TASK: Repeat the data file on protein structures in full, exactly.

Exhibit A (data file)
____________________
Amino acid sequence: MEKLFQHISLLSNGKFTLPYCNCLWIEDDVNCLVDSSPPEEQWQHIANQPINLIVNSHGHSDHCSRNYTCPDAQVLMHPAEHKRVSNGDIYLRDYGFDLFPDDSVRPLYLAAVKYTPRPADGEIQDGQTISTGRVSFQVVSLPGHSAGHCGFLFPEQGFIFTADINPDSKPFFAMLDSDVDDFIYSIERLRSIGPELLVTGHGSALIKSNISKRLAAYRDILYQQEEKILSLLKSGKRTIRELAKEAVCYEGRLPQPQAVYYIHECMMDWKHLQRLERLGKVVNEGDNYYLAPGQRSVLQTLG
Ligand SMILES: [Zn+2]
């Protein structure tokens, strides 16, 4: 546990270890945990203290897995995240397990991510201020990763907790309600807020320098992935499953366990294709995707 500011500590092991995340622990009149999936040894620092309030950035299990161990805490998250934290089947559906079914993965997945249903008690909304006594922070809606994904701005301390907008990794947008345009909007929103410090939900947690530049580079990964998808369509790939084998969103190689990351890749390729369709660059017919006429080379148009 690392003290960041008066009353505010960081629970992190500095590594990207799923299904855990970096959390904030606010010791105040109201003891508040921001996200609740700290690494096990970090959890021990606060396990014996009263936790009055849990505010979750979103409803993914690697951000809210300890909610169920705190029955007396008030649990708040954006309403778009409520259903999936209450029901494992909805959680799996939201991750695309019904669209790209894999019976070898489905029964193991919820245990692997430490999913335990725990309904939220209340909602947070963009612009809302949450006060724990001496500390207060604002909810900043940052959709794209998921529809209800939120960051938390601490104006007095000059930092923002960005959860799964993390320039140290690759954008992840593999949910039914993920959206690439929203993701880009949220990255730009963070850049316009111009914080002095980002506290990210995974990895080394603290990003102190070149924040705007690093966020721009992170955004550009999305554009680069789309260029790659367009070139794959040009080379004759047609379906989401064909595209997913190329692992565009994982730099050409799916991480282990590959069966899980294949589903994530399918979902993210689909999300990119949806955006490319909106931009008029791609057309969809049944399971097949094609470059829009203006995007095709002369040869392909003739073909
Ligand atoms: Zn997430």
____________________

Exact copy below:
Amino acid sequence: MEKLFQHISLLSNGKFTLPYCNCLWIEDDVNCLVDSSPPEEQWQHIANQPINLIVNSHGHSDHCSRNYTCPDAQVLMHPAEHKRVSNGDIYLRDYGFDLFPDDSVRPLYLAAVKYTPRPADGEIQDGQTISTGRVSFQVVSLPGHSAGHCGFLFPEQGFIFTADINPDSKPFFAMLDSDVDDFIYSIERLRSIGPELLVTGHGSALIKSNISKRLAAYRDILYQQEEKILSLLKSGKRTIRELAKEAVCYEGRLPQPQAVYYIHECMMDWKHLQRLERLGKVVNEGDNYYLAPGQRSVLQTLG
Ligand SMILES: [Zn+2]
């Protein structure tokens, strides 16, 4: 546990270890945990203290897995995240397990991510201020990763907790309600807020320098992935499953366990294709995707 500011500590092991995340622990009149999936040894620092309030950035299990161990805490998250934290089947559906079914993965997945249903008690909304006594922070809606994904701005301390907008990794947008345009909007929103410090939900947690530049580079990964998808369509790939084998969103190689990351890749390729369709660059017919006429080379148009 690392003290960041008066009353505010960081629970992190500095590594990207799923299904855990970096959390904030606010010791105040109201003891508040921001996200609740700290690494096990970090959890021990606060396990014996009263936790009055849990505010979750979103409803993914690697951000809210300890909610169920705190029955007396008030649990708040954006309403778009409520259903999936209450029901494992909805959680799996939201991750695309019904669209790209894999019976070898489905029964193991919820245990692997430490999913335990725990309904939220209340909602947070963009612009809302949450006060724990001496500390207060604002909810900043940052959709794209998921529809209800939120960051938390601490104006007095000059930092923002960005959860799964993390320039140290690759954008992840593999949910039914993920959206690439929203993701880009949220990255730009963070850049316009111009914080002095980002506290990210995974990895080394603290990003102190070149924040705007690093966020721009992170955004550009999305554009680069789309260029790659367009070139794959040009080379004759047609379906989401064909595209997913190329692992565009994982730099050409799916991480282990590959069966899980294949589903994530399918979902993210689909999300990119949806955006490319909106931009008029791609057309969809049944399971097949094609470059829009203006995007095709002369040869392909003739073909
Ligand atoms: Zn997430």